Due to concerns raised by industry stakeholders, Oxebridge Quality Resources International will be providing independent oversight of the Cybersecurity Maturity Model Certification (CMMC) program.

CMMC ratings will be mandatory for any US Dept. of Defense contractor, as the program rolls out in 2021. Eventually, these requirements will be flowed down to the sub-tier supply chain organizations and subcontractors as well. The DOD intends that every organization within the “Defense Industrial Base” (DIB) will eventually be appraised against the CMMC model and receive a maturity level rating.

The CMMC is based on Carnegie Mellon’s Capability Maturity Model Integration (CMMI), but is focused on ensuring defense contractors have robust cybersecurity protocols in place to prevent loss of sensitive data. It is built upon the NIST 800-171 specification, and then expands upon that.

Early signs point to conflicts of interest forming in the scheme already, as the oversight body CMMC Accreditation Board (CMMC-AB) is allowing its key executives, Board members and partners to simultaneously engage in activities which some have branded as “self-dealing.” The CMMC-AB has also not yet defined its complaint or appeals process, and an early review of the body’s Articles of Incorporation have raised some troubling concerns. Oxebridge is attempting to see if the CMMC-AB’s structure complies with legal requirements for its 501(c)(3) not-for-profit tax status. The group has already revised its articles once, in an apparent attempt to dilute rules against “pecuniary benefits” being granted to Board members.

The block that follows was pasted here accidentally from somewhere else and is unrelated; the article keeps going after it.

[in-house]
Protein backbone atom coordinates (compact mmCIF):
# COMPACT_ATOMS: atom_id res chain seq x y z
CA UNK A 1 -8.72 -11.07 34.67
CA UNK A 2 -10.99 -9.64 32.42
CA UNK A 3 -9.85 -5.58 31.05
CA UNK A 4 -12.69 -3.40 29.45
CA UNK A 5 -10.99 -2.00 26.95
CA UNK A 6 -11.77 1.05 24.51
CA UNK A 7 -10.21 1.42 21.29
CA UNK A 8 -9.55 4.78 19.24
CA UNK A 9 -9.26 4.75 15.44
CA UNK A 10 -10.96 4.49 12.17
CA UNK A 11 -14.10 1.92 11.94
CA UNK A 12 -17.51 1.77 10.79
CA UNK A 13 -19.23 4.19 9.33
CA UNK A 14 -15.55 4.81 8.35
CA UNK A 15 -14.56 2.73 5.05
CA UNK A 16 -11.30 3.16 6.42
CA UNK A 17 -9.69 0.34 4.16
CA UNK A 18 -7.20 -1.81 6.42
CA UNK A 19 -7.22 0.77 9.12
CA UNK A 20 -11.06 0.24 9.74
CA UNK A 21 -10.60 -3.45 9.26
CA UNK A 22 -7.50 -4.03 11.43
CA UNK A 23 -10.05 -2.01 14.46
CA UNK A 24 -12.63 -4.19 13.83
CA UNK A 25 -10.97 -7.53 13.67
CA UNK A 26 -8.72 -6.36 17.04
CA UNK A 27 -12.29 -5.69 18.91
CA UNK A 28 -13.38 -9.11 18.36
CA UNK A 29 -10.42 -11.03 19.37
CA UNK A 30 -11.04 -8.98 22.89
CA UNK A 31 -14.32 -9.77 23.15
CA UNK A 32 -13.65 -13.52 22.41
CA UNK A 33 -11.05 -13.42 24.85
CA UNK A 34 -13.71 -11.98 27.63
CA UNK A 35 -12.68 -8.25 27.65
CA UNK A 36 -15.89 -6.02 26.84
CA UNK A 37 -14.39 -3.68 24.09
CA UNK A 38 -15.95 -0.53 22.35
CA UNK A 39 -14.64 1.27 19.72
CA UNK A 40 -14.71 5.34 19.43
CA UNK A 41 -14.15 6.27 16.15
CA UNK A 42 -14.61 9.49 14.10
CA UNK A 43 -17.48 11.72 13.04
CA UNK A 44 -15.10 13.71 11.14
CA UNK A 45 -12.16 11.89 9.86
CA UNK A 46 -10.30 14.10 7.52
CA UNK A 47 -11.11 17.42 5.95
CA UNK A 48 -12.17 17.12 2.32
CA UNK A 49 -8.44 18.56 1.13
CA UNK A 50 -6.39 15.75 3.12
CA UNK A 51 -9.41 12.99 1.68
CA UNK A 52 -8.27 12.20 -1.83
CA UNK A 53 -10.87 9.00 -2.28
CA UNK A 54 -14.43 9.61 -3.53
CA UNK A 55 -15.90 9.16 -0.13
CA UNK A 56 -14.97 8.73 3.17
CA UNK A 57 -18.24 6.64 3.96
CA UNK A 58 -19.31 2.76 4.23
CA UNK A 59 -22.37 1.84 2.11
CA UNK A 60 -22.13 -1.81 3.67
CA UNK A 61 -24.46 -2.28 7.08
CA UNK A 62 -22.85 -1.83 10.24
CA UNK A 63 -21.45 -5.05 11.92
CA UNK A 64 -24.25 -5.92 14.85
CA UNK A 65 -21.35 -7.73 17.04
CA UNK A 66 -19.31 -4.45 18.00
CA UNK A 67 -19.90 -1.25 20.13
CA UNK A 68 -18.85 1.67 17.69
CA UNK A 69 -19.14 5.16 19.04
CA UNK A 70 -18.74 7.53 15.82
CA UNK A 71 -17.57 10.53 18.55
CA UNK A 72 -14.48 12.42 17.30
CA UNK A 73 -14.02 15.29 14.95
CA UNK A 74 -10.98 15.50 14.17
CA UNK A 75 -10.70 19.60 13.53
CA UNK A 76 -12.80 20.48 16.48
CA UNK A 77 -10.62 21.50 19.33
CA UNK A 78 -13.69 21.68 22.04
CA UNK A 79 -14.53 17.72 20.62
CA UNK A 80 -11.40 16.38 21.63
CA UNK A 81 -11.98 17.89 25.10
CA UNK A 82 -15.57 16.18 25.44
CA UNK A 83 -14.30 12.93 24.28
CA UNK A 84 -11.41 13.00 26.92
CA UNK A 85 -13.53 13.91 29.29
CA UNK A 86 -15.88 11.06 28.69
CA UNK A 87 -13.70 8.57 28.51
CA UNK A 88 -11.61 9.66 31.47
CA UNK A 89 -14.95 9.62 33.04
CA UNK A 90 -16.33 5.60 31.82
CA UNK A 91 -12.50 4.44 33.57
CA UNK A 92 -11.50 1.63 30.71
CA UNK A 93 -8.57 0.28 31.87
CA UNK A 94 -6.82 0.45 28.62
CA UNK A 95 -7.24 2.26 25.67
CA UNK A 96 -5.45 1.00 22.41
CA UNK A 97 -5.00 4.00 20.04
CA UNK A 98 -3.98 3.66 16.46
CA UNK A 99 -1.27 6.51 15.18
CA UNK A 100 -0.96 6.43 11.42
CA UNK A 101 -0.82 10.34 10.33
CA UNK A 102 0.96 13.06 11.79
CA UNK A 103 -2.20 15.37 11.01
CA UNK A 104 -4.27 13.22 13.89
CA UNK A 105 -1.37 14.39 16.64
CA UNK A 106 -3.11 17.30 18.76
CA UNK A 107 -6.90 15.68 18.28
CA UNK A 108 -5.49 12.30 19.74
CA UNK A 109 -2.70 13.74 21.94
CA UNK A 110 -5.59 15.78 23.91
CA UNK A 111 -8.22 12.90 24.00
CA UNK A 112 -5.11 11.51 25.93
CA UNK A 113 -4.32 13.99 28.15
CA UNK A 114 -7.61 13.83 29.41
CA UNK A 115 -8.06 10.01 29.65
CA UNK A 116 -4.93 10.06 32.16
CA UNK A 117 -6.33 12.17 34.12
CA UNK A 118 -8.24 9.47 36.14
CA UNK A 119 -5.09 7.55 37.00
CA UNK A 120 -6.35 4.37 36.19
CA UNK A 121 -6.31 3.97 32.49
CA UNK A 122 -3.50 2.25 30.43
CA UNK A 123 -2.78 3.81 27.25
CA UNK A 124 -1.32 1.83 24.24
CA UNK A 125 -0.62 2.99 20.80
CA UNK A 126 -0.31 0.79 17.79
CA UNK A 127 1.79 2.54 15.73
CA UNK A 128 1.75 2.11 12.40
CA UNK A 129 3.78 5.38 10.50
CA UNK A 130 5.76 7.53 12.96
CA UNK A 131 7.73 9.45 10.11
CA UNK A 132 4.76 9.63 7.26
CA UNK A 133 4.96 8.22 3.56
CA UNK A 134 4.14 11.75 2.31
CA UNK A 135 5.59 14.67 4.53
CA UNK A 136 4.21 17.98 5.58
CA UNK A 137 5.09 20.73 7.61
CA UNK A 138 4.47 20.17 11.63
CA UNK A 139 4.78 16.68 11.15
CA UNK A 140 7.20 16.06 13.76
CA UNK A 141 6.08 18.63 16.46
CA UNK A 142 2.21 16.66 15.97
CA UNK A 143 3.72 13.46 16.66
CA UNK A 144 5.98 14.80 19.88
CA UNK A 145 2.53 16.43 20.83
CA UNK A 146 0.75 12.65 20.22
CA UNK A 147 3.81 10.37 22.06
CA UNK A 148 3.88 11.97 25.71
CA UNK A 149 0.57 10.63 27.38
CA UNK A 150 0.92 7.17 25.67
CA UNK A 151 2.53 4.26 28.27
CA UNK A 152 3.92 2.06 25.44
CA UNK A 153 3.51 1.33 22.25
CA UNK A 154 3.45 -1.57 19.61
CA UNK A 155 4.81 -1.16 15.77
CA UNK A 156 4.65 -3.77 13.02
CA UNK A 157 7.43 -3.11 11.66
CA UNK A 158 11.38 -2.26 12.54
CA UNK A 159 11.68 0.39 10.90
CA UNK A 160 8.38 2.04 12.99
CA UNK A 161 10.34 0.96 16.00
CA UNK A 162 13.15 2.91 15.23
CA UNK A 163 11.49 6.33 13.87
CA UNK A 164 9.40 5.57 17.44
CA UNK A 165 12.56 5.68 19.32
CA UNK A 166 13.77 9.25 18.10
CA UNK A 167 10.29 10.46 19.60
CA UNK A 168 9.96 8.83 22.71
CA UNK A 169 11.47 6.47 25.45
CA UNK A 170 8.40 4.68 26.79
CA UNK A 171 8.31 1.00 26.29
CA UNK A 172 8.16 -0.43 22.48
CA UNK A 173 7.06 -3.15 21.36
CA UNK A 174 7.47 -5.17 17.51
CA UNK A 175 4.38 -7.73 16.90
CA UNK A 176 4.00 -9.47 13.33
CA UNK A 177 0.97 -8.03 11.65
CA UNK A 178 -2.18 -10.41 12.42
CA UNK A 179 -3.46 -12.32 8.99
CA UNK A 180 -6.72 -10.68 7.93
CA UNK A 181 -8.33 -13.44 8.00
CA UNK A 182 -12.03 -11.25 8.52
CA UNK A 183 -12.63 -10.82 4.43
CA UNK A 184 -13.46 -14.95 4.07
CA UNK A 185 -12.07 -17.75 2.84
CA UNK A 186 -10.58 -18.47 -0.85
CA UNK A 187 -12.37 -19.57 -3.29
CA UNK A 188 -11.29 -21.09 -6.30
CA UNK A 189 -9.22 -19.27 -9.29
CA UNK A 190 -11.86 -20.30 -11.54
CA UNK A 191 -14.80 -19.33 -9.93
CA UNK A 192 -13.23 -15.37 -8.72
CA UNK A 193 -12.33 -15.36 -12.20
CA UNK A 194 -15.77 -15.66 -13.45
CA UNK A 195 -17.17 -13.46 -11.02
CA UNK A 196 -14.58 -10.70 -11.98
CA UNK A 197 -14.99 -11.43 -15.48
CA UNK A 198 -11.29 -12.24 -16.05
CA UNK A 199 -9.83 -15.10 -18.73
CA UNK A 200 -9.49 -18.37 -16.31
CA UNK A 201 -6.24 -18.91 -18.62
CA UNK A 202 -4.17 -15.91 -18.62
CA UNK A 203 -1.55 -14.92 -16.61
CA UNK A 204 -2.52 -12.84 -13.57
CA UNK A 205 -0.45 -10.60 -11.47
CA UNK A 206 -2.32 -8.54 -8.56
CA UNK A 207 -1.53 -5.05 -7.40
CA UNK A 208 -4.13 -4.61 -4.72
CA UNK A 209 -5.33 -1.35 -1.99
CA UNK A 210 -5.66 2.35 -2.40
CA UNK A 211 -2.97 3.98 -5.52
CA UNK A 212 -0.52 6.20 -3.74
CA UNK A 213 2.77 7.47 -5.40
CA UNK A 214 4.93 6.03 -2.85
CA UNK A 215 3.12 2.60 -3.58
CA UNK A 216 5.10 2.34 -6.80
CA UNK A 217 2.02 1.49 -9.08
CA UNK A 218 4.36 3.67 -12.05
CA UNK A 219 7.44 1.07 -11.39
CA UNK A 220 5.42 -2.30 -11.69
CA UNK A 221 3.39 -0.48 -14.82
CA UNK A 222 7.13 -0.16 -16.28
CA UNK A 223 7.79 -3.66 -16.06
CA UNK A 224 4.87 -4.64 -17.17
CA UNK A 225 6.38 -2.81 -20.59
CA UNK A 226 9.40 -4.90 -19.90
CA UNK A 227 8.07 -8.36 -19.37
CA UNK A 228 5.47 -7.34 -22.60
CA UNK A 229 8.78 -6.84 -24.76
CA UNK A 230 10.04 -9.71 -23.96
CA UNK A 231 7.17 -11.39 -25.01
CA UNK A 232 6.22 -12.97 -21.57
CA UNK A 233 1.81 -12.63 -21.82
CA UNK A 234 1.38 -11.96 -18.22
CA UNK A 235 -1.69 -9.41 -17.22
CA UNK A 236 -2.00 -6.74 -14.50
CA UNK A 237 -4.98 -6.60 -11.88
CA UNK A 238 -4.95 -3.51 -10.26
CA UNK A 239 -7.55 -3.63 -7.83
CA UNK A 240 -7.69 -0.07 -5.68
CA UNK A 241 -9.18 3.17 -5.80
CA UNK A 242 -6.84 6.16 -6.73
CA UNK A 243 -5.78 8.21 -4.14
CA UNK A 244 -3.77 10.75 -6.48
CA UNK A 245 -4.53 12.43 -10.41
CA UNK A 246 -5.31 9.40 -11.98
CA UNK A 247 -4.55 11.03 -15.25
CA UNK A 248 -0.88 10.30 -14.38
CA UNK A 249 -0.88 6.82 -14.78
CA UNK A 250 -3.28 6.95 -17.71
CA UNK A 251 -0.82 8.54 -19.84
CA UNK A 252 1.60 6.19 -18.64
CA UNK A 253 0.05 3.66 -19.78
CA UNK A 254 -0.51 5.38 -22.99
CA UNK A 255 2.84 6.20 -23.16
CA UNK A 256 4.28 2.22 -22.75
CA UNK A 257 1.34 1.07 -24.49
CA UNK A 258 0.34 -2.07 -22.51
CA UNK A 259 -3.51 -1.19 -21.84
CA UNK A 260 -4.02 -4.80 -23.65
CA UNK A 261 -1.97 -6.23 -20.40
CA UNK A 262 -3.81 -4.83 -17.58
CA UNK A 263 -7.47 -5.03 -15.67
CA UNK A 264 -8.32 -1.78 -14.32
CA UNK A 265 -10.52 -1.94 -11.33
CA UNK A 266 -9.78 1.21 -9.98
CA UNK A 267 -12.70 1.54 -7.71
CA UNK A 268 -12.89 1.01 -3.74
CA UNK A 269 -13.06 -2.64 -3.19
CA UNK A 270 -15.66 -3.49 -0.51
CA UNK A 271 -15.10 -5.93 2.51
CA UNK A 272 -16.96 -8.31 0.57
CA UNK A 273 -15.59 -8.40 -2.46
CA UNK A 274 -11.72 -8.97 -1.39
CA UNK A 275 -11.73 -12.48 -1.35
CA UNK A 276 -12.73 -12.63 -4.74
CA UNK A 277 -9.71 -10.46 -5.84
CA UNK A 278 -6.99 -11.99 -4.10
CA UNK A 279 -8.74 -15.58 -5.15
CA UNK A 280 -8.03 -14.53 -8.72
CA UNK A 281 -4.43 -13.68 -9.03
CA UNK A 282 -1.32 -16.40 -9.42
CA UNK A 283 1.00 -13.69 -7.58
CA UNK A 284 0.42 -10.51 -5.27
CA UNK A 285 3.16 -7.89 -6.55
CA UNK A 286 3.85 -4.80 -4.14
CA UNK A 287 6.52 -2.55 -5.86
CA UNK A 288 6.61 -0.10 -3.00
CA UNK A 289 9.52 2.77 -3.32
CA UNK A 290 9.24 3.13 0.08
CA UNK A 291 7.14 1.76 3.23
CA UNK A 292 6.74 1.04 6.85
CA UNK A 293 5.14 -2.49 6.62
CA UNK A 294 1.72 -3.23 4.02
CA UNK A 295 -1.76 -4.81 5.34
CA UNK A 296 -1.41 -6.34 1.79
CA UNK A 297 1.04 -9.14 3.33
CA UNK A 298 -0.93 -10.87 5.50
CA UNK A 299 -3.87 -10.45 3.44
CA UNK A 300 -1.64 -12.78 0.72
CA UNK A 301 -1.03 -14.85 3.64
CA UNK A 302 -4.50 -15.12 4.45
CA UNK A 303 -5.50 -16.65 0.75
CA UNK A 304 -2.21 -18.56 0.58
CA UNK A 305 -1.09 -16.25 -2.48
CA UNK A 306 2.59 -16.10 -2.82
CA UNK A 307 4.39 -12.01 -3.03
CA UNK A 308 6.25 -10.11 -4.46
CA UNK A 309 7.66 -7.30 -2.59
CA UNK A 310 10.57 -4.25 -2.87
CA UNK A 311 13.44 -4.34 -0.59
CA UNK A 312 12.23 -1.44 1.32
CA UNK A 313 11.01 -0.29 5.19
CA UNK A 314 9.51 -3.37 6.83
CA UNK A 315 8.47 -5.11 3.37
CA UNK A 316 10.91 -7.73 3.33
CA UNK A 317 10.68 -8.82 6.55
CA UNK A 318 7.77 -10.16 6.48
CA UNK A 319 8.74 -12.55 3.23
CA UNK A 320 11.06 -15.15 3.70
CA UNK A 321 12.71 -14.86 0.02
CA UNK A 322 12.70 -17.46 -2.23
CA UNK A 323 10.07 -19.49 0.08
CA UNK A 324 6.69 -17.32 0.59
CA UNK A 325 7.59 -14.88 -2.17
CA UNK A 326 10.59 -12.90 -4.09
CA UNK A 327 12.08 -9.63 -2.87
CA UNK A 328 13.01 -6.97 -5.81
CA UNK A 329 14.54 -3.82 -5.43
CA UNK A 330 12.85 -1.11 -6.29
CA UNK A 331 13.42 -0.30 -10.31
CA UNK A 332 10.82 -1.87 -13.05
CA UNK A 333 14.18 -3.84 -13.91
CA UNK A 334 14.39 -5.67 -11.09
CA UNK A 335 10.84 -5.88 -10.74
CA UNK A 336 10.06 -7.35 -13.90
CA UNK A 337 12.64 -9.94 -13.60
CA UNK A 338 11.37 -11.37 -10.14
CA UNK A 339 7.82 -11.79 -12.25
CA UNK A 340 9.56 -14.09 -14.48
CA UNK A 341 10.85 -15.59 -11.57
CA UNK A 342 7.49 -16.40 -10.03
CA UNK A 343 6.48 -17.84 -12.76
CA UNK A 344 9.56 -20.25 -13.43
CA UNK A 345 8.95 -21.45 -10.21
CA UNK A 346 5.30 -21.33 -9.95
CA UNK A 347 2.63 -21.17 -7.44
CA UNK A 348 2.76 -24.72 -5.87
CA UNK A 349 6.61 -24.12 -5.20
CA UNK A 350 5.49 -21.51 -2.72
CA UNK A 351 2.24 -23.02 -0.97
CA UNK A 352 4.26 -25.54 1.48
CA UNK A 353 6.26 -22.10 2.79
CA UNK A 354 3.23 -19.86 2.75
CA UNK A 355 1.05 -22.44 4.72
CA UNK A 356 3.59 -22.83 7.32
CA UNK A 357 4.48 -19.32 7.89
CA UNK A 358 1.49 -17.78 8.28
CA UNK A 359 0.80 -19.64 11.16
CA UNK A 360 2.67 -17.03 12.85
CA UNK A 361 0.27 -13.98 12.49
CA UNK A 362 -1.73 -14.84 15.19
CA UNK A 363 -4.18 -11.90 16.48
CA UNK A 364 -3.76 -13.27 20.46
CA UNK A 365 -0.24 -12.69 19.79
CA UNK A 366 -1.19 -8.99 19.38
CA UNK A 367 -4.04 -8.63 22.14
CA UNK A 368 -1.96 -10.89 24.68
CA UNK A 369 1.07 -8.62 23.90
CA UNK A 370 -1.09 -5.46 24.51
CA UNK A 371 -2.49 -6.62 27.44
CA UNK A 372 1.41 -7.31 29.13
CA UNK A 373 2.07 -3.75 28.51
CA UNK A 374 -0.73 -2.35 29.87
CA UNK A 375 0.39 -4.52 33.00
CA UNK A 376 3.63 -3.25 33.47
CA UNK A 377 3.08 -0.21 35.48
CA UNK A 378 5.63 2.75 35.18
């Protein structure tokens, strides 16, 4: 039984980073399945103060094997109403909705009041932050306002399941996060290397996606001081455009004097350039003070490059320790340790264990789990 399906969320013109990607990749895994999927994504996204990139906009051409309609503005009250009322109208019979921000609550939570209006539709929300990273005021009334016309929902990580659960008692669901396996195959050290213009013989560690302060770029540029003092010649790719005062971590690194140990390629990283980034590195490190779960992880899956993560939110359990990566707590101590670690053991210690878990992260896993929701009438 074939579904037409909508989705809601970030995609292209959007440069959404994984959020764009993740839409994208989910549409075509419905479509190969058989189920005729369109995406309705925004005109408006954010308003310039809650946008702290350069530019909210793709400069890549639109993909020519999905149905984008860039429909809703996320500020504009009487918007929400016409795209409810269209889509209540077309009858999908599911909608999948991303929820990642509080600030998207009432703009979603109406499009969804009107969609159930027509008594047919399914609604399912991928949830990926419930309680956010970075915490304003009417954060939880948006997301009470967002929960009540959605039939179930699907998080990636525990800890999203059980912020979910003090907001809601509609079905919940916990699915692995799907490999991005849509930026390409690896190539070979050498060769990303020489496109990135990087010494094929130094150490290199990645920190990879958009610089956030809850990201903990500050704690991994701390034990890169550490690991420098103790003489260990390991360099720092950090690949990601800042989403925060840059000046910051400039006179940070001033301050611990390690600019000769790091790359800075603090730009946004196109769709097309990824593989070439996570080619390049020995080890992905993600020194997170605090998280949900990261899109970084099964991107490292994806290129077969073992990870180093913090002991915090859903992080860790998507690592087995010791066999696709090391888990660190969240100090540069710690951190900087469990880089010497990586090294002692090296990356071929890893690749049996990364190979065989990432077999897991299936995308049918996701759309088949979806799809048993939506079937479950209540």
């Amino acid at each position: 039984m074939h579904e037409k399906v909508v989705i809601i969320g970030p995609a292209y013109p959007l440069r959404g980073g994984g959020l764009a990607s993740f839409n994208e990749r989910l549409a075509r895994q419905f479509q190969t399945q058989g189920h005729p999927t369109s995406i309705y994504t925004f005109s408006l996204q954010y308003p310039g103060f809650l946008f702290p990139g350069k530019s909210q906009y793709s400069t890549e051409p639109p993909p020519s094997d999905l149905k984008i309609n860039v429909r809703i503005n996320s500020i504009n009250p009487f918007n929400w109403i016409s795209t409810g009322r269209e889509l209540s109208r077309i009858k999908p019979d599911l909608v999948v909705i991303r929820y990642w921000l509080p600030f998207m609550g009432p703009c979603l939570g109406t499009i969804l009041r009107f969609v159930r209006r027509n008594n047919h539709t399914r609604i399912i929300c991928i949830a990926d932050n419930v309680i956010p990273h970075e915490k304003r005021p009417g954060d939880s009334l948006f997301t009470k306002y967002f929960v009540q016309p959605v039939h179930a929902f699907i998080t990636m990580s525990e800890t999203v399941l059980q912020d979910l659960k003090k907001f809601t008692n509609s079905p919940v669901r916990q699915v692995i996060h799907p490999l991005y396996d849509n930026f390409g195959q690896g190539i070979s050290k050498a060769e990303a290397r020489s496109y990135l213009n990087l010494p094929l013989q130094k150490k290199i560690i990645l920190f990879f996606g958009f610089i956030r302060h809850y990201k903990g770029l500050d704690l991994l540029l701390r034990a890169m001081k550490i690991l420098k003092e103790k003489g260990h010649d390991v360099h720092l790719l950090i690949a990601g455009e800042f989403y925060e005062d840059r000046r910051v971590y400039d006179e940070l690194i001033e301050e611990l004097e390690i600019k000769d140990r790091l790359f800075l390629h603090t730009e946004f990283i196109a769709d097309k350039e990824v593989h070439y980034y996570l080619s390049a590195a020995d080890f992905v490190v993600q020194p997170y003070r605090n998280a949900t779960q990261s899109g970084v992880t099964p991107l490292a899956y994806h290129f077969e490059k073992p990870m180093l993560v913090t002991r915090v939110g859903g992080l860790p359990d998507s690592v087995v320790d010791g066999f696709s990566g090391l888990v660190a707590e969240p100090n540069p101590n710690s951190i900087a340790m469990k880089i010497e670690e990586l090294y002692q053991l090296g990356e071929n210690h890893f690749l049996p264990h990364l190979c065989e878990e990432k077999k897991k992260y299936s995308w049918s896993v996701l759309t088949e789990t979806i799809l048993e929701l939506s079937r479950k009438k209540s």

Unlike accreditation bodies within the ISO certification scheme, the CMMC-AB will not be subject to any international oversight, and will not be a signatory to the International Accreditation Forum (IAF) scheme. This raises additional concerns over just who will oversee the CMMC-AB if conflicts of interest or corruption arise.

CMMC-AB is demanding that any CMMC certification bodies be ISO 17021 accredited, however, which would put such bodies under the oversight of the IAF. The CMMC-AB has not addressed how it intends to resolve conflicts which, as a result, may span over two separate accreditation structures and thus be subject to entirely different, and possibly contradictory, appeals procedures.

Oxebridge intends to use its contacts within the defense industry and government oversight bodies, as well as Inspectors General, to ensure the CMMC program is rolled out fairly, objectively, and does not fall prey to conflicts of interest.

While Oxebridge can offer cybersecurity preparation services, the company does not intend to participate in CMMC-AB “consultant licensing” programs, in order to remain free of conflicts. It is currently advising companies to resist paying for any CMMC consulting, as the accreditation scheme is not fully formed yet.

To file complaints related to the CMMC scheme and its actors, defense industry companies and members of the public may use the ISO Whistleblower Program reporting tool here, which has been updated to include CMMC reports.

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